John Keeley is Blackburn Rovers’ current goalkeeping coach and will almost certainly be at the Amex today. Hopefully, he’ll receive a warm welcome from Brighton supporters. He’s already been at the stadium in Falmer before, having served in the same capacity for Portsmouth after stepping up from being Pompey’s academy goalkeeping coach in 2010. Before that, he had a stint as Albion goalkeeping coach in the Withdean years.
However, it’s as Brighton’s number one in the 1980s that he is most fondly remembered in Sussex. The 6ft shotstopper began his League career with Southend but quit in December 1984 after falling out with manager Bobby Moore. After becoming a taxi driver, Keeley impressed Albion scout Terry Gill while playing for Maldon Town and Chelmsford City.
Costing just £1,500 in 1986 (which was roughly the same price as a home computer with monitor at the time!) he won rave reviews at the Goldstone with his stunning reflexes and good handling. In 1987/88, he was a key player in the Brighton side that won promotion from Division Three. In an interview with Dave Beckett from the Albion match programme v Bradford in August 1988, he spoke openly about his unconventional journey as a professional footballer:
‘I suppose if I had the chance to start all over again I probably would do things a bit differently second time around – I certainly wouldn’t have given up football when I did although, of course, it’s easy to say that now!’
At twenty seven years old it seems that Albion goalkeeper John Keeley is at last getting something back from the game which in the past has been harsh on him.
Promotion to the Second Division was undoubtedly the highlight of his career so far, and a happy change in fortunes for a man who found League soccer with Southend so depressing that he quit the sport with no intention of ever coming back. Instead John took up taxi-driving in Canvey Island, a job he had little enthusiasm for but at the same time is glad to have experienced. ‘When you take a couple of years out and work like that you appreciate the sort of success Albion had last season all the more. Although I’d have stayed in soccer if I was doing it all over again that doesn’t mean I regret what’s happened to me. My view is that it might not have been fun sometimes, but at least it paid the bills and I was glad for that.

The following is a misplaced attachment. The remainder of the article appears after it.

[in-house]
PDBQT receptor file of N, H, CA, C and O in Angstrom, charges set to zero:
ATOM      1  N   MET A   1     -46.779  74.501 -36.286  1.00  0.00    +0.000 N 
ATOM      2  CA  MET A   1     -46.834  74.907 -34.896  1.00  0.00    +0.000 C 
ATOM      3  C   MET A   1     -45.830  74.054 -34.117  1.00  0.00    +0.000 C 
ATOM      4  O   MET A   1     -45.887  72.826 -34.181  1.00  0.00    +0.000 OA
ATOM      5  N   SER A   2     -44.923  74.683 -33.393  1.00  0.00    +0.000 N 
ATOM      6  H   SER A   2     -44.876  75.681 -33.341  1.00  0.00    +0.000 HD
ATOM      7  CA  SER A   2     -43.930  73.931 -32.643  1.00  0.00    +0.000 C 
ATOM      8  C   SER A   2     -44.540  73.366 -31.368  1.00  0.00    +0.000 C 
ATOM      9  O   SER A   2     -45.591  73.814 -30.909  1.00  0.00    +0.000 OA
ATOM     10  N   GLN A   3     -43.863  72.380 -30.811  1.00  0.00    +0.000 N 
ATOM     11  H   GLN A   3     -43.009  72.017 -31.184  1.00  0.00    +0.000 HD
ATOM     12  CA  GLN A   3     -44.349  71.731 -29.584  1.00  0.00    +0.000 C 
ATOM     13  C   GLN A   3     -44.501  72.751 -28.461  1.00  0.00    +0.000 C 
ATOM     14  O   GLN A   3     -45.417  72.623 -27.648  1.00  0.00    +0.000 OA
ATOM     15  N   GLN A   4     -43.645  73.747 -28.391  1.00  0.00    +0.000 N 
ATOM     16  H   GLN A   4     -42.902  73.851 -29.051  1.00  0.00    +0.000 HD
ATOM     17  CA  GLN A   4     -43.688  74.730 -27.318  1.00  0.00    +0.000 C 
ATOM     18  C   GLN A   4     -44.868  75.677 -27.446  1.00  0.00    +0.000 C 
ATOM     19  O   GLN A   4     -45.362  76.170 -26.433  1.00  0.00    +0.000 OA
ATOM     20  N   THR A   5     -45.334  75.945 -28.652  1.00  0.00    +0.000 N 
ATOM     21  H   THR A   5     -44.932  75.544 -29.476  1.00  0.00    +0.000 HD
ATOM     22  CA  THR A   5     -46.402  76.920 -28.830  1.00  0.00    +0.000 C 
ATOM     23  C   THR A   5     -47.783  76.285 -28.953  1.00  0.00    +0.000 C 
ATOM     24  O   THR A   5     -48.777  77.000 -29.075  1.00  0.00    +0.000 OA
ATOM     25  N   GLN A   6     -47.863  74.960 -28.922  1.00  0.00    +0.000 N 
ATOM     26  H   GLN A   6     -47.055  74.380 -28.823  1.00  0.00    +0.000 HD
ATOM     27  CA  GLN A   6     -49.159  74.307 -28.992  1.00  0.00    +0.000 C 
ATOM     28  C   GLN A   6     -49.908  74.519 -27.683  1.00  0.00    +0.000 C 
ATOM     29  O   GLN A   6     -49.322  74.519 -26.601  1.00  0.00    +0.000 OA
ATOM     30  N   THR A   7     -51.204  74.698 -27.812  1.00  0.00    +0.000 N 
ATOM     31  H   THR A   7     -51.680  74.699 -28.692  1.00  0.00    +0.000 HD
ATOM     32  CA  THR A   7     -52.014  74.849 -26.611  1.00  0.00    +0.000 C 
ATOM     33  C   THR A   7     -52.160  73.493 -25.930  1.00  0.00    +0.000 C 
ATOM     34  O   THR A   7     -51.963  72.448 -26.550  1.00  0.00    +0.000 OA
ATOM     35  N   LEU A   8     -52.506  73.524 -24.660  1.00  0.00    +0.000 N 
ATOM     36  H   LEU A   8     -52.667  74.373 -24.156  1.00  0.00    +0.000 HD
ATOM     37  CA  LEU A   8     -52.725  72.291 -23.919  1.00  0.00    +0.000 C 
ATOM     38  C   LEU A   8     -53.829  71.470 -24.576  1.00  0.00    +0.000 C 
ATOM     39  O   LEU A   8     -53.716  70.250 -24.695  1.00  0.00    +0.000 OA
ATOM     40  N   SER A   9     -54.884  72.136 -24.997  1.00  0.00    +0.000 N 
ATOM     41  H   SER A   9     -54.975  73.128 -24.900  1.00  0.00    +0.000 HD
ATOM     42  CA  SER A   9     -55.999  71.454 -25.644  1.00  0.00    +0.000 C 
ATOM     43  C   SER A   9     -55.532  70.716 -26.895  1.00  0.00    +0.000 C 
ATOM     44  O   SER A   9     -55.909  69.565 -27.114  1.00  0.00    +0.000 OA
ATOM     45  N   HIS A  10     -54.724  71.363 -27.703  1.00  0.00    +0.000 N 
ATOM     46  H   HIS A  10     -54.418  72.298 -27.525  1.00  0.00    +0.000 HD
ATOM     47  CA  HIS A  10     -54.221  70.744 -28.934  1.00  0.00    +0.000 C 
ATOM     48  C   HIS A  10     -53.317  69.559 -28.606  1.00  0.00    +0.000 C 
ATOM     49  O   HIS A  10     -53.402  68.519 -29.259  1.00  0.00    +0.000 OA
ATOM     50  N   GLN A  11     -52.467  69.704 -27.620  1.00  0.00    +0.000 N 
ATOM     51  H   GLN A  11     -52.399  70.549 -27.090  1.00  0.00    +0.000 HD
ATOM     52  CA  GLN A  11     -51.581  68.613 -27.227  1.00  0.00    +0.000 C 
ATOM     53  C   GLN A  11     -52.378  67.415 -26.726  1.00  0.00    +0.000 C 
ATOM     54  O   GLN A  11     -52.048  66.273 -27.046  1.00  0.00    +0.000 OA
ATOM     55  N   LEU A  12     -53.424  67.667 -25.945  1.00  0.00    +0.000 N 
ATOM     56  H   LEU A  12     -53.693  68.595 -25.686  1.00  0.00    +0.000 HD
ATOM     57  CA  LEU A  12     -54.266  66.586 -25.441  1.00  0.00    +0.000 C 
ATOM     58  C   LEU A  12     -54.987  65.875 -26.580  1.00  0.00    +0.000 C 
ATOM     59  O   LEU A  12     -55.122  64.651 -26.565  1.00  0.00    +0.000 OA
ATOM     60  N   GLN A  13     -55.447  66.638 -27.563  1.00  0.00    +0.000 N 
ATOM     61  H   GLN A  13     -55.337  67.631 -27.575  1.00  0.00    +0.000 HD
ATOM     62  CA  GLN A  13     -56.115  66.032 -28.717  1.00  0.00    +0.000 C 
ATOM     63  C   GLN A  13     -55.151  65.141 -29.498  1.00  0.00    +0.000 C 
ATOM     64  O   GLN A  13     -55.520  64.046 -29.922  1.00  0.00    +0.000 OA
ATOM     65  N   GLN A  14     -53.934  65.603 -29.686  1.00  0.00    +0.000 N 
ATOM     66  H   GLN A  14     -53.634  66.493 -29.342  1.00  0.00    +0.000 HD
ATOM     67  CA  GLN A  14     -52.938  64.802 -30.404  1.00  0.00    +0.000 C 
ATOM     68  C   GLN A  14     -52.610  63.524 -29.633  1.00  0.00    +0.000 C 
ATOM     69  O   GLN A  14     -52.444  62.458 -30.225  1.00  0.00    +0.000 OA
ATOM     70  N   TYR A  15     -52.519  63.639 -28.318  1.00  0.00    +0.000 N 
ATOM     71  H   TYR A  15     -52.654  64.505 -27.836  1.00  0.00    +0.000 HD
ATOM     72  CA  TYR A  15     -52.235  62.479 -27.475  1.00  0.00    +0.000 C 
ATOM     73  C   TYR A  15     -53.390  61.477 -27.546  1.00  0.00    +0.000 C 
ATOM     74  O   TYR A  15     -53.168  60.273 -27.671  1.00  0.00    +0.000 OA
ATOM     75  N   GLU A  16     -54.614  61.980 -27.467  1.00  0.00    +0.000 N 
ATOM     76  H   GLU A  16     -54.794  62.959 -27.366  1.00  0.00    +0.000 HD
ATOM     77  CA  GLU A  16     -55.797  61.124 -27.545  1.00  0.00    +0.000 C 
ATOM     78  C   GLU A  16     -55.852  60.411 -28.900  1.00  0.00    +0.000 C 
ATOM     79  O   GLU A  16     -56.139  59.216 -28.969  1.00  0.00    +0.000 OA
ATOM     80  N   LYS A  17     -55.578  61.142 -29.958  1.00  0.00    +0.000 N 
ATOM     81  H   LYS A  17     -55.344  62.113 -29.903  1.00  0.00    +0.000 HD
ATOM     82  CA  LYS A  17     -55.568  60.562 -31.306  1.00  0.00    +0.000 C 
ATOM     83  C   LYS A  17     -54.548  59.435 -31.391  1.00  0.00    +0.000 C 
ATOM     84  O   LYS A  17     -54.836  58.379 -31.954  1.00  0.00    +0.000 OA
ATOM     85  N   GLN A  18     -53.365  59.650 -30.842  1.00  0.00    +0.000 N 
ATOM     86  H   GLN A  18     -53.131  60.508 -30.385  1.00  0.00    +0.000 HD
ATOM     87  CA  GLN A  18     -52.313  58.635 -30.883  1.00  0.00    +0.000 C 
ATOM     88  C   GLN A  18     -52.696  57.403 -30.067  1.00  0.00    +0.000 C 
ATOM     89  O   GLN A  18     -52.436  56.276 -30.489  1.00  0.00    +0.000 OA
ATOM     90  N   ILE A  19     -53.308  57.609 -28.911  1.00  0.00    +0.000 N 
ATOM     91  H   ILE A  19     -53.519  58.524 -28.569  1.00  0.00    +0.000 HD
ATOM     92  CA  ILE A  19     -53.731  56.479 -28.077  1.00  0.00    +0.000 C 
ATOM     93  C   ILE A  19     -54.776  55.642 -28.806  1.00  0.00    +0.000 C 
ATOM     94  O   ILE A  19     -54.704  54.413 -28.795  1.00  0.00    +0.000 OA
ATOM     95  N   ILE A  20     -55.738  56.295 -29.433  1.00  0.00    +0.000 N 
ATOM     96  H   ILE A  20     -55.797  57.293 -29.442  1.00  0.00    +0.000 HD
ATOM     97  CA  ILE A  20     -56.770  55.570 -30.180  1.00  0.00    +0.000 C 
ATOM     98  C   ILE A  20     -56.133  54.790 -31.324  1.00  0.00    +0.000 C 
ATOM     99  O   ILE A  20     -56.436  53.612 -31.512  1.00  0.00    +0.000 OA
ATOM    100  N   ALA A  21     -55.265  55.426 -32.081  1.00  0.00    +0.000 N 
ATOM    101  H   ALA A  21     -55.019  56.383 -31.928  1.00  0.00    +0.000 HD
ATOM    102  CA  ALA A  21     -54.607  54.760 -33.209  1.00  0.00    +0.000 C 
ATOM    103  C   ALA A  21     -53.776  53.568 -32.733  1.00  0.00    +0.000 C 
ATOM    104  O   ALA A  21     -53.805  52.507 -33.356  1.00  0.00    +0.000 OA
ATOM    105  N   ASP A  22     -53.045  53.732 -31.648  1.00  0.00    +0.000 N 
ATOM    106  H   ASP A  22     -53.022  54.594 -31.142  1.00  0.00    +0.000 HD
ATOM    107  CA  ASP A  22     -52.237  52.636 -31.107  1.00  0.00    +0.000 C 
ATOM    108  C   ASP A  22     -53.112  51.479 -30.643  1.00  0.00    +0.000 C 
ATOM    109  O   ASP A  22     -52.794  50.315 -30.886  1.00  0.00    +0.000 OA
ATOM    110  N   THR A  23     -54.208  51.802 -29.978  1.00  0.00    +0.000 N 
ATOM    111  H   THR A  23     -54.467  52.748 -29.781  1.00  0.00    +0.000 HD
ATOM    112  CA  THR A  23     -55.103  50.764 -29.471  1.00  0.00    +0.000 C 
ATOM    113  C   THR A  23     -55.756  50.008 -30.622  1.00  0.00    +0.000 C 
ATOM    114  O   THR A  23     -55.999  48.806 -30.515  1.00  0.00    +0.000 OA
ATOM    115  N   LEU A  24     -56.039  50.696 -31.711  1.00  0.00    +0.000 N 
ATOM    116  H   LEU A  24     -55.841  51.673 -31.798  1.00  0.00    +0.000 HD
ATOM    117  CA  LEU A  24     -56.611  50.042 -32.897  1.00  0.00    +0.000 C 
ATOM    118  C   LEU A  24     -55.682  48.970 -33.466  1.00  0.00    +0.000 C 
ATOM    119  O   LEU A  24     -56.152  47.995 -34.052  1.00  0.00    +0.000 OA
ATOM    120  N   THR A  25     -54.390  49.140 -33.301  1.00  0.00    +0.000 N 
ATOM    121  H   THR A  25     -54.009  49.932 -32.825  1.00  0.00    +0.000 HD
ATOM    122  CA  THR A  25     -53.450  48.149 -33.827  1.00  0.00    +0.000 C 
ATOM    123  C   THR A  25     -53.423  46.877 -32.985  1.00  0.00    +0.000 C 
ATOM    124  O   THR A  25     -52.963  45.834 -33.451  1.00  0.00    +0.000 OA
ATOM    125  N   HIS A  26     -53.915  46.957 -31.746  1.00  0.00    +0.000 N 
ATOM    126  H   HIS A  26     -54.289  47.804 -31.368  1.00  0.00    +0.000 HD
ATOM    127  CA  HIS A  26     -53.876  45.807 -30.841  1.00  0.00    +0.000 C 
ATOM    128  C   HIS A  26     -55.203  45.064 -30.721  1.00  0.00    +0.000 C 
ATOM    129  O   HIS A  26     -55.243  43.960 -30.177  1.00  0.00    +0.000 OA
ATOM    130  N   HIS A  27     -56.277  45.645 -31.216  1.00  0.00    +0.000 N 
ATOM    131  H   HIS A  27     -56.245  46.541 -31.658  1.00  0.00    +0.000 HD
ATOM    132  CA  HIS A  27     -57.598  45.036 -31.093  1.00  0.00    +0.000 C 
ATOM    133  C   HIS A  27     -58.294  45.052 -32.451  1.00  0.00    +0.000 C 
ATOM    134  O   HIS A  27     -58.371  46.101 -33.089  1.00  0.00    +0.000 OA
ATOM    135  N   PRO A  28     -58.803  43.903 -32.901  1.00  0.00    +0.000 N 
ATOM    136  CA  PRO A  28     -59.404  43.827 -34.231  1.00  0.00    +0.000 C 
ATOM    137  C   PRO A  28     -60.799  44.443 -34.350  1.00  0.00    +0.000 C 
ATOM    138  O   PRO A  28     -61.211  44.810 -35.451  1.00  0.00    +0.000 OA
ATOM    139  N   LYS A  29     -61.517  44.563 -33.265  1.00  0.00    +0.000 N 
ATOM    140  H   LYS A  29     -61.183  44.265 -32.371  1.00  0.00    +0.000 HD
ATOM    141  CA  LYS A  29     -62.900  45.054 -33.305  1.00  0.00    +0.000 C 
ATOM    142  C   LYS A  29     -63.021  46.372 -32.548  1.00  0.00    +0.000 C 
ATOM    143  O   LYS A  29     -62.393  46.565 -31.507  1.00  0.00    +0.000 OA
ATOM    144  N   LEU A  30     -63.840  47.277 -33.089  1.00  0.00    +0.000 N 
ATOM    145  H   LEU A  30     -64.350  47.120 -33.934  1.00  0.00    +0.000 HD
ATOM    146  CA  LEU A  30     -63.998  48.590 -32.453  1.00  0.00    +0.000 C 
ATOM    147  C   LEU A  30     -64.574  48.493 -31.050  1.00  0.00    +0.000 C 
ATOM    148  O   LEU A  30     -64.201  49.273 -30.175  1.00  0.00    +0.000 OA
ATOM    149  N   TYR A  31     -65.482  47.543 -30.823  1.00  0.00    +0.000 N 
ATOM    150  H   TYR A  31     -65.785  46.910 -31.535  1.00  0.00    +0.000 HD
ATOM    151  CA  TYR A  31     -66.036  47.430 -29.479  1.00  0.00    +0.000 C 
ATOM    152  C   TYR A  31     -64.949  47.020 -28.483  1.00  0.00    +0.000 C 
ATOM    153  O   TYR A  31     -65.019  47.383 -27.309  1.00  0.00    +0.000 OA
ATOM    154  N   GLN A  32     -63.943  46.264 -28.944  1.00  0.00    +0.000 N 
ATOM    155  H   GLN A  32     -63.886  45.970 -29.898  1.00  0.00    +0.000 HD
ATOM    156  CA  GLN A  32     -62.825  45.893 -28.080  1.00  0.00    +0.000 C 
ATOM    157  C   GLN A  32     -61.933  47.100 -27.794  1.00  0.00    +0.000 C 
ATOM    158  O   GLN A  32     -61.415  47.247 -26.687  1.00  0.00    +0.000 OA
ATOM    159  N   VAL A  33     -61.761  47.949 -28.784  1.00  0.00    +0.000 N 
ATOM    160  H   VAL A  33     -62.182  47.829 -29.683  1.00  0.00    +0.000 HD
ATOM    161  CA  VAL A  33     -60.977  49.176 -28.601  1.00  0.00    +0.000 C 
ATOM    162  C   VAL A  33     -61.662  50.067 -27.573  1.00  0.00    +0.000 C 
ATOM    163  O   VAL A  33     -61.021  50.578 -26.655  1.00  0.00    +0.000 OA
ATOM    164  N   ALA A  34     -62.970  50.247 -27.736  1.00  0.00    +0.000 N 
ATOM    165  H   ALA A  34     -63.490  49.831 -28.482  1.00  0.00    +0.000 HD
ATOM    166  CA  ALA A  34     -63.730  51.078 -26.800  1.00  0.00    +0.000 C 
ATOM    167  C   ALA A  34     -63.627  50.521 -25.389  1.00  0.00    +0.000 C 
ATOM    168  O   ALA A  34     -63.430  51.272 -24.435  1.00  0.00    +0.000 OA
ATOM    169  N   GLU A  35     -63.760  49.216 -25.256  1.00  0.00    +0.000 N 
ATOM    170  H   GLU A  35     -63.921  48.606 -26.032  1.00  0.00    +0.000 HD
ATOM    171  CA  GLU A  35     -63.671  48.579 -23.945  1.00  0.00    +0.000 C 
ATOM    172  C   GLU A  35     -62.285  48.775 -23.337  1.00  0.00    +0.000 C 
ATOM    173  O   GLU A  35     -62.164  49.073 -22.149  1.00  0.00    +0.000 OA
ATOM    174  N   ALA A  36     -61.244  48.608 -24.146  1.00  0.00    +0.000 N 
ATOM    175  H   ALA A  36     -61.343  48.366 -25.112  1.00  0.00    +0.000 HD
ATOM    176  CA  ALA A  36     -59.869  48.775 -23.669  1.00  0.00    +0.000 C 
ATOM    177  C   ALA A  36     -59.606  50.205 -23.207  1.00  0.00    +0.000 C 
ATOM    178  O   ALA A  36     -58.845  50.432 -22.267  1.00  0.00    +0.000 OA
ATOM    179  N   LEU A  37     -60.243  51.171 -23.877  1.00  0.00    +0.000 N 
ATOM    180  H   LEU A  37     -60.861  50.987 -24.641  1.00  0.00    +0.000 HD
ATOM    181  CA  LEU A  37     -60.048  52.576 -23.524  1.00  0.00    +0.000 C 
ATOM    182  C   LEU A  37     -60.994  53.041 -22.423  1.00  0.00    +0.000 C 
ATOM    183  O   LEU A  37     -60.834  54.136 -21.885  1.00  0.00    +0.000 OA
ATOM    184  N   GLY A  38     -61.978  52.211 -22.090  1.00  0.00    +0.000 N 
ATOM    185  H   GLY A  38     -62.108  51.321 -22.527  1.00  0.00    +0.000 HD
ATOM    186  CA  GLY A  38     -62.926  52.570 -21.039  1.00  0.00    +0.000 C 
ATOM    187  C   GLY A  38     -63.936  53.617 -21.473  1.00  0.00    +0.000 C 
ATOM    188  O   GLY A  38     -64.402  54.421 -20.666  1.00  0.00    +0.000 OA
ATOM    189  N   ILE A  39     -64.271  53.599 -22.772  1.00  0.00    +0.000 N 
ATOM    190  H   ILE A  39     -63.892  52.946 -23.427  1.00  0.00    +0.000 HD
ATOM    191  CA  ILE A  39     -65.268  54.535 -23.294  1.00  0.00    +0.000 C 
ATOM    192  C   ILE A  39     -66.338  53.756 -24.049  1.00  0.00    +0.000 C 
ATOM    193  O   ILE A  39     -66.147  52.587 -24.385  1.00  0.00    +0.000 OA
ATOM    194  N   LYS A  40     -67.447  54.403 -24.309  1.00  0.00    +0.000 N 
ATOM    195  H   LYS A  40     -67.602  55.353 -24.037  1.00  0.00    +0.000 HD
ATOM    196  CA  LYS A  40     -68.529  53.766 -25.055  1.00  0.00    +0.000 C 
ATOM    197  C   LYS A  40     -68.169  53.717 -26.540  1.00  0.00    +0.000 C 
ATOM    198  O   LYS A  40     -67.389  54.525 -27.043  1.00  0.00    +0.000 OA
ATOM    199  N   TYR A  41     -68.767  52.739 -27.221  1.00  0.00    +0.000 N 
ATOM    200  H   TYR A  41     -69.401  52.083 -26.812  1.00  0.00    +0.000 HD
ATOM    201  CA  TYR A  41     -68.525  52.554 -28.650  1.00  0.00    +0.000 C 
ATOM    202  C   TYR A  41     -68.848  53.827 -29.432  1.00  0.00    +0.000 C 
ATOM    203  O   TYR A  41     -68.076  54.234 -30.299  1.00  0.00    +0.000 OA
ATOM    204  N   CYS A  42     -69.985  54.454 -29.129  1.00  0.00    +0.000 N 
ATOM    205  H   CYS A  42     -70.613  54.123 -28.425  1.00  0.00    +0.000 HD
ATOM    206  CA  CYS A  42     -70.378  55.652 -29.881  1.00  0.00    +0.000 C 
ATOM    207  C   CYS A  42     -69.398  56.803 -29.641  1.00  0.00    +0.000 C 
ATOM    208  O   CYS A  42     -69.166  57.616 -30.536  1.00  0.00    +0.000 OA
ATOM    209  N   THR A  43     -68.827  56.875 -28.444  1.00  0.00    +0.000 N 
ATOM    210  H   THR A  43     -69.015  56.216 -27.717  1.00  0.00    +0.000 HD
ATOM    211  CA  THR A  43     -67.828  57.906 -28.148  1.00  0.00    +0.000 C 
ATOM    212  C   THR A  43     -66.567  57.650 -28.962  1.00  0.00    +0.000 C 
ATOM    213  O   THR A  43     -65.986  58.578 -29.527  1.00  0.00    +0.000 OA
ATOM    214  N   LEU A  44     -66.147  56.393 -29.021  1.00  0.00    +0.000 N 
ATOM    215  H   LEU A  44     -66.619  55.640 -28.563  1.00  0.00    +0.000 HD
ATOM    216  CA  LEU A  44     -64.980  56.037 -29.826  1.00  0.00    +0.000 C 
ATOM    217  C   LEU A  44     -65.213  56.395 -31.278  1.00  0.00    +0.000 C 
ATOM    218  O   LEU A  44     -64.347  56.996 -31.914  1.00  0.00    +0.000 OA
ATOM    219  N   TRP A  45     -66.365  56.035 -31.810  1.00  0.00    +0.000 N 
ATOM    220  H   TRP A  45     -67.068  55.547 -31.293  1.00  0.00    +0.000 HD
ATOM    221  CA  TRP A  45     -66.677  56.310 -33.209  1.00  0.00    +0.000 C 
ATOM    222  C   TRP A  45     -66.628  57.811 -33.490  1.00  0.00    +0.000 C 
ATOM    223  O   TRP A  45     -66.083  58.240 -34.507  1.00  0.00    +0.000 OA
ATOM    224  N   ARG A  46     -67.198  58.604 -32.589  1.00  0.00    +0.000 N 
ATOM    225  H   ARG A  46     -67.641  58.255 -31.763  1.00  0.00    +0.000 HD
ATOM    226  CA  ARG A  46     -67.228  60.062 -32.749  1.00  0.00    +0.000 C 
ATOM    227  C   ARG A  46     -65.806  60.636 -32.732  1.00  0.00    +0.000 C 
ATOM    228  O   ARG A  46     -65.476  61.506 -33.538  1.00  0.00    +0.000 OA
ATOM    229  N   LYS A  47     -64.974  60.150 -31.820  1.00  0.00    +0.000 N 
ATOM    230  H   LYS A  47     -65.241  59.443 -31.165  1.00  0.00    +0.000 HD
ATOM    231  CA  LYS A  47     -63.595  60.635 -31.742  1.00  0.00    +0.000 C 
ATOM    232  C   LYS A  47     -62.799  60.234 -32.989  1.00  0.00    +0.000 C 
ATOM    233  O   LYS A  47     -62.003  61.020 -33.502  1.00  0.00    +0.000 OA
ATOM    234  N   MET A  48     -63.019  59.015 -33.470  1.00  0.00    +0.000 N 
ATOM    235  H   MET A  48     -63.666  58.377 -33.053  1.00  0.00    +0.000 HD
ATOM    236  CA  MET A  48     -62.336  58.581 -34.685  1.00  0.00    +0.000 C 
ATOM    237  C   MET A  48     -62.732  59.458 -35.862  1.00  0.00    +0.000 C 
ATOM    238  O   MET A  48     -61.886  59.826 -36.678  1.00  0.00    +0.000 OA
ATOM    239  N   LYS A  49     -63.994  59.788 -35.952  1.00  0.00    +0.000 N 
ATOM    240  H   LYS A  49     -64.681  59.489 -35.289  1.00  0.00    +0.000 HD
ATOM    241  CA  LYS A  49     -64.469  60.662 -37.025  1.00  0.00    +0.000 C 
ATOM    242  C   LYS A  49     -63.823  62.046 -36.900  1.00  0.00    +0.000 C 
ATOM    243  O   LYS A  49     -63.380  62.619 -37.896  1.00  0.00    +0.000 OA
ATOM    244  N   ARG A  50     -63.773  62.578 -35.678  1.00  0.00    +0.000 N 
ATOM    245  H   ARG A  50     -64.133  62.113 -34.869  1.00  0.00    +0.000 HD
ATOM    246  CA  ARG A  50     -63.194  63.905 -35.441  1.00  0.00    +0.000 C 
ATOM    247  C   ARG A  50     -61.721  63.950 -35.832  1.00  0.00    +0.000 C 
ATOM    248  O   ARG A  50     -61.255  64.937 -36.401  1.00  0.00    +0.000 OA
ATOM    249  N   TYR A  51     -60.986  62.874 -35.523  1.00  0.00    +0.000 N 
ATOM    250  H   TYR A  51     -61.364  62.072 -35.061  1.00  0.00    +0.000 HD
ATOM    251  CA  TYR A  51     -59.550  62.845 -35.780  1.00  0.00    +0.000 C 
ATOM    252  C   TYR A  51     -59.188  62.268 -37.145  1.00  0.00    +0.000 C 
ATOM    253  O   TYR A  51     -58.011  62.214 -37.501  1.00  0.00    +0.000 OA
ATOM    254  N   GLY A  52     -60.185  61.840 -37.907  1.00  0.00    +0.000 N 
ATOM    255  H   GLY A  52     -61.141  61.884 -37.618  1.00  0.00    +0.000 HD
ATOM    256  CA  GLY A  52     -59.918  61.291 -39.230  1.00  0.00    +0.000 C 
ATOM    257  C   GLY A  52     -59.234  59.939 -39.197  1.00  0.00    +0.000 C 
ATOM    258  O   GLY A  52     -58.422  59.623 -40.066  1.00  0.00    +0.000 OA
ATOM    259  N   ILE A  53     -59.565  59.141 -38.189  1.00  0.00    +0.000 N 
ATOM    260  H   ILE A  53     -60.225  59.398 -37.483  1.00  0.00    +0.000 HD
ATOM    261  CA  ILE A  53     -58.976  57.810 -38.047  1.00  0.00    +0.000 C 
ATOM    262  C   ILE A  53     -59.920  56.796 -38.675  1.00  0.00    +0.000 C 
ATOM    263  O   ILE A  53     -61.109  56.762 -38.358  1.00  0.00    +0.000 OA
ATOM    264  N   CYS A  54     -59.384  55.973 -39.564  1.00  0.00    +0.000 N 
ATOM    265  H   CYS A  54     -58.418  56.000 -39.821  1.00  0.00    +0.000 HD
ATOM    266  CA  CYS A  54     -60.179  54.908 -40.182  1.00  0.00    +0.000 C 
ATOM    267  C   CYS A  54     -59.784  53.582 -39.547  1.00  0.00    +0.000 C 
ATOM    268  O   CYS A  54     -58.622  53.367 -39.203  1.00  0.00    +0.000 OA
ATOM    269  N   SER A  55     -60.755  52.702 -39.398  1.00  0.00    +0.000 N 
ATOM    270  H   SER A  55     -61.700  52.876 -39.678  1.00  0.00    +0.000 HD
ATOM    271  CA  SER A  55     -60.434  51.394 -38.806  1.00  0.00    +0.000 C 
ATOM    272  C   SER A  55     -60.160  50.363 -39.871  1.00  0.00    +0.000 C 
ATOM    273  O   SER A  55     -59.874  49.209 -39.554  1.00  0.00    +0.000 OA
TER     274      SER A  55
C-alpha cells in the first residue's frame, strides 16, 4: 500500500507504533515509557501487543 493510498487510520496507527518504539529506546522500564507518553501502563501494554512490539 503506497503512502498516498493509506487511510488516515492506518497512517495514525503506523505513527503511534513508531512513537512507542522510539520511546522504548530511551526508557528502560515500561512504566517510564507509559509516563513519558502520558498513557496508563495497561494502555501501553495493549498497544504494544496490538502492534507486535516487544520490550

Maybe it’s because of that background that the fans adopted me quite quickly – I’ve never really thought about it like that before to be honest. I just don’t see that I’m any different from anyone on the terraces. I’d hate it if I ever thought that people were going to treat me differently from anyone else, I hope I’m really just as down-to-earth as I was back in Canvey Island.’
Of course, no matter how approachable a player is off the field (and Keeley ranks highly in that department), there will be little sympathy if he does not produce the goods on the pitch. No problems there though either. Last season John was one of just two ever-presents in the side, turning out 57 times and letting in only 47 goals one of the best records in the division.
The return to Division Two in 1988/89 proved to be bumpy as Albion got off to a disastrous start of eight successive defeats. Keeley’s record of 63 consecutive appearances was broken when he ruptured thumb ligaments and missed the 1-0 home defeat to West Bromwich Albion in September 1988 (the match where Digweed was also injured). The ex-taxi driver returned to complete 37 League appearances by the season’s end and was voted Player of the Season. He was sold to Oldham Athletic for £240,000 in 1990 but rarely got a sniff of first team action at Boundary Park. After spells at Colchester, Chelmsford, Stockport County, Peterborough United and Chelmsford (again), he was back as a taxi driver and ended up playing for Isthmian League side Canvey Island.
There, he was part of a great FA Cup fairytale when his non-league side forced a replay with Brighton in November 1995:
Keeley was able to make a return to the Goldstone Ground later that month, to a great reception, where his side was defeated 4-1 by the Seagulls thanks to goals from John Byrne (2), Junior McDougald and Peter Smith, in Jimmy Case’s first game in charge: